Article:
Perceived Precautionary Savings Motives: Evidence from FinTech

64 Pages Posted: 28 Feb 2020

See all articles by Francesco D'Acunto

Francesco D'Acunto

Boston College

Thomas Rauter

University of Chicago - Booth School of Business

Christoph Scheuch

wikifolio Financial Technologies AG

Michael Weber

University of Chicago - Finance; National Bureau of Economic Research (NBER)

Multiple version iconThere are 3 versions of this paper

Date Written: 2020

Abstract

We study the spending response of first-time borrowers to an overdraft facility and elicit their preferences, beliefs, and motives through a FinTech application. Users increase their spending permanently, lower their savings rate, and reallocate spending from non-discretionary to discretionary goods. Interestingly, liquid users react more than others but do not tap into negative deposits. The credit line acts as a form of insurance. These results are not fully consistent with models of financial constraints, buffer stock models, or present-bias preferences. We label this channel perceived precautionary savings motives: Liquid users behave as if they faced strong precautionary savings motives even though no observables, including elicited preferences and beliefs, suggest they should.

Keywords: household finance, consumption, behavioral finance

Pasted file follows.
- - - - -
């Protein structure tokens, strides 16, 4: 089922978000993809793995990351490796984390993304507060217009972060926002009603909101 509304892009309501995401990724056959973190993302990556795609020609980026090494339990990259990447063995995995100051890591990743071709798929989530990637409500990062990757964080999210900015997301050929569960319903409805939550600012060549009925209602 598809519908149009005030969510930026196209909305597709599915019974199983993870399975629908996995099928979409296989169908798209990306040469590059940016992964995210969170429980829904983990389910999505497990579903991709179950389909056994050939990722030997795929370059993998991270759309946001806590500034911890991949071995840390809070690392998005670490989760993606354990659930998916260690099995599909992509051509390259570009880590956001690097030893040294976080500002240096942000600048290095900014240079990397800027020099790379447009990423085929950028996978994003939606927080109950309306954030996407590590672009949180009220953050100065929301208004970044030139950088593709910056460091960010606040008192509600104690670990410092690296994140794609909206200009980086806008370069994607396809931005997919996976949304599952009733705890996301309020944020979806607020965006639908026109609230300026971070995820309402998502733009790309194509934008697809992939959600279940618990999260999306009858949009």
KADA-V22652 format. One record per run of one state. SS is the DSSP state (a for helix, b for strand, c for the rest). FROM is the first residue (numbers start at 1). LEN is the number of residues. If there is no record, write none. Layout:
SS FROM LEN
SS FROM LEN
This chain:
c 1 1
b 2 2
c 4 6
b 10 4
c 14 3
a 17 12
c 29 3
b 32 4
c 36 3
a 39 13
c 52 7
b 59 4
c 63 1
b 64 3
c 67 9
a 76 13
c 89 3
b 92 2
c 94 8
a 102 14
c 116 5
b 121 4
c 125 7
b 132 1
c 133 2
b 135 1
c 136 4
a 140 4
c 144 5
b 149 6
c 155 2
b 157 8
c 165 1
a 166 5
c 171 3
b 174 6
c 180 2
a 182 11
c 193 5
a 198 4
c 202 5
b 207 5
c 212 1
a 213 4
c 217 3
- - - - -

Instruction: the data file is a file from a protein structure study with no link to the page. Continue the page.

JEL Classification: D140, E210, E510, G210

Suggested Citation

D'Acunto, Francesco and Rauter, Thomas and Scheuch, Christoph and Weber, Michael, Perceived Precautionary Savings Motives: Evidence from FinTech (2020). CESifo Working Paper No. 8123, Available at SSRN: https://ssrn.com/abstract=3545719

Francesco D'Acunto (Contact Author)

Boston College ( email )

140 Commonwealth Avenue
Chestnut Hill, MA 02467
United States

Thomas Rauter

University of Chicago - Booth School of Business ( email )

5807 S. Woodlawn Avenue
Chicago, IL 60637
United States

Christoph Scheuch

wikifolio Financial Technologies AG ( email )

Berggasse 31
Vienna, 1090
Austria

Michael Weber

University of Chicago - Finance ( email )

5807 S. Woodlawn Avenue
Chicago, IL 60637
United States

National Bureau of Economic Research (NBER)

1050 Massachusetts Avenue
Cambridge, MA 02138
United States

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